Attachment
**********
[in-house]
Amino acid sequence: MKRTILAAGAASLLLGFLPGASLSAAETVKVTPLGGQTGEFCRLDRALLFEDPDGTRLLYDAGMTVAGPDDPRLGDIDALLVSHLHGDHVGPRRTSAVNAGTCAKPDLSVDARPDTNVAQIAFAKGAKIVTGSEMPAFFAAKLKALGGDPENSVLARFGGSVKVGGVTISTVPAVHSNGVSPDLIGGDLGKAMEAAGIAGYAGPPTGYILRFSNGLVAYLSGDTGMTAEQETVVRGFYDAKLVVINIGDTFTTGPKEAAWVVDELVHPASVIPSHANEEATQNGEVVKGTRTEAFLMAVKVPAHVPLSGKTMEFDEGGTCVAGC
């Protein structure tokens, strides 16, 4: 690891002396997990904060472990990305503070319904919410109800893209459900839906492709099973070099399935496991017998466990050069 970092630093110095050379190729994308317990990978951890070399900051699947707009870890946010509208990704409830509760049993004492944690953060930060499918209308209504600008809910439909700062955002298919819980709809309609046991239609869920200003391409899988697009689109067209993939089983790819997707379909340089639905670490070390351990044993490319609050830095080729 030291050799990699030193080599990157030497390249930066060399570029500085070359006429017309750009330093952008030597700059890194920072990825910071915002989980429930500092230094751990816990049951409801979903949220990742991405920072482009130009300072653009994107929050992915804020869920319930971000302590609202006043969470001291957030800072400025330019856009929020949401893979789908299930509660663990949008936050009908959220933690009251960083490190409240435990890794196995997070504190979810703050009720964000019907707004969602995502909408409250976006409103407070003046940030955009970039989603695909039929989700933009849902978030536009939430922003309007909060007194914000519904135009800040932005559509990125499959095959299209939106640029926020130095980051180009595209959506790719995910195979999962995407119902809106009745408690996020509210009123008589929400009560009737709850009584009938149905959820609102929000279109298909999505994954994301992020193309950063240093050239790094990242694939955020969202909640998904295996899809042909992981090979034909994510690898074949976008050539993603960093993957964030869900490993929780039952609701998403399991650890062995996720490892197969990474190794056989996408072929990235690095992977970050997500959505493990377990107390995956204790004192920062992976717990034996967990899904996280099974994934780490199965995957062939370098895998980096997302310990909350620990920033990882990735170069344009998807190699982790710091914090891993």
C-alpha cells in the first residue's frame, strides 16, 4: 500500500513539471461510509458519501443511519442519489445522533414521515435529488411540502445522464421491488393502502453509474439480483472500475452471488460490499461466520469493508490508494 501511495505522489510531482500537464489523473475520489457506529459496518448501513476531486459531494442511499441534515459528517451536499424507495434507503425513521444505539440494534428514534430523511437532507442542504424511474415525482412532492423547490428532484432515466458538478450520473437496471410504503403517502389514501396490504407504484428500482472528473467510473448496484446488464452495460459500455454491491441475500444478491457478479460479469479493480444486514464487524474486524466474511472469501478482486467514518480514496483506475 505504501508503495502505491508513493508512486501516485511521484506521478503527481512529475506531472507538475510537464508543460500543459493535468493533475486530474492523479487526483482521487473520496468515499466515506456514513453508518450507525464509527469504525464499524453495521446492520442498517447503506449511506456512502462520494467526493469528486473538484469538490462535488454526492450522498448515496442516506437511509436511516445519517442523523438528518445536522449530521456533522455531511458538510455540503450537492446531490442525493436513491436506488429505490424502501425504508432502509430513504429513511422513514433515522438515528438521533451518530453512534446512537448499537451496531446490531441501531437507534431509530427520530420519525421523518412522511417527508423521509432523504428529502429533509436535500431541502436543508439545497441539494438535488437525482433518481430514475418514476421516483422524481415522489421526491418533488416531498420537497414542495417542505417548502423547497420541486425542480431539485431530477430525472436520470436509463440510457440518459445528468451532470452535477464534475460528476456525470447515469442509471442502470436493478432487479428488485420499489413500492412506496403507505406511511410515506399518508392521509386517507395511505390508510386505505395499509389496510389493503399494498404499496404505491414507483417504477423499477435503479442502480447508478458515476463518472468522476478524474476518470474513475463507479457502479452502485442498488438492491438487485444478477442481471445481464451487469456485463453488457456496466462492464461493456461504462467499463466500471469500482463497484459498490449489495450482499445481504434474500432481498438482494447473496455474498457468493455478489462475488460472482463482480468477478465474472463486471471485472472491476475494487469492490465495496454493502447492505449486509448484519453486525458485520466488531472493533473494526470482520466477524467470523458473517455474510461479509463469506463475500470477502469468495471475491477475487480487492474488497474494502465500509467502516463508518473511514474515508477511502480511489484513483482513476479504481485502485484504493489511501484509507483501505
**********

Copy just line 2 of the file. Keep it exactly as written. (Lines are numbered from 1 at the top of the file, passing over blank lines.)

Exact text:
Amino acid sequence: MKRTILAAGAASLLLGFLPGASLSAAETVKVTPLGGQTGEFCRLDRALLFEDPDGTRLLYDAGMTVAGPDDPRLGDIDALLVSHLHGDHVGPRRTSAVNAGTCAKPDLSVDARPDTNVAQIAFAKGAKIVTGSEMPAFFAAKLKALGGDPENSVLARFGGSVKVGGVTISTVPAVHSNGVSPDLIGGDLGKAMEAAGIAGYAGPPTGYILRFSNGLVAYLSGDTGMTAEQETVVRGFYDAKLVVINIGDTFTTGPKEAAWVVDELVHPASVIPSHANEEATQNGEVVKGTRTEAFLMAVKVPAHVPLSGKTMEFDEGGTCVAGC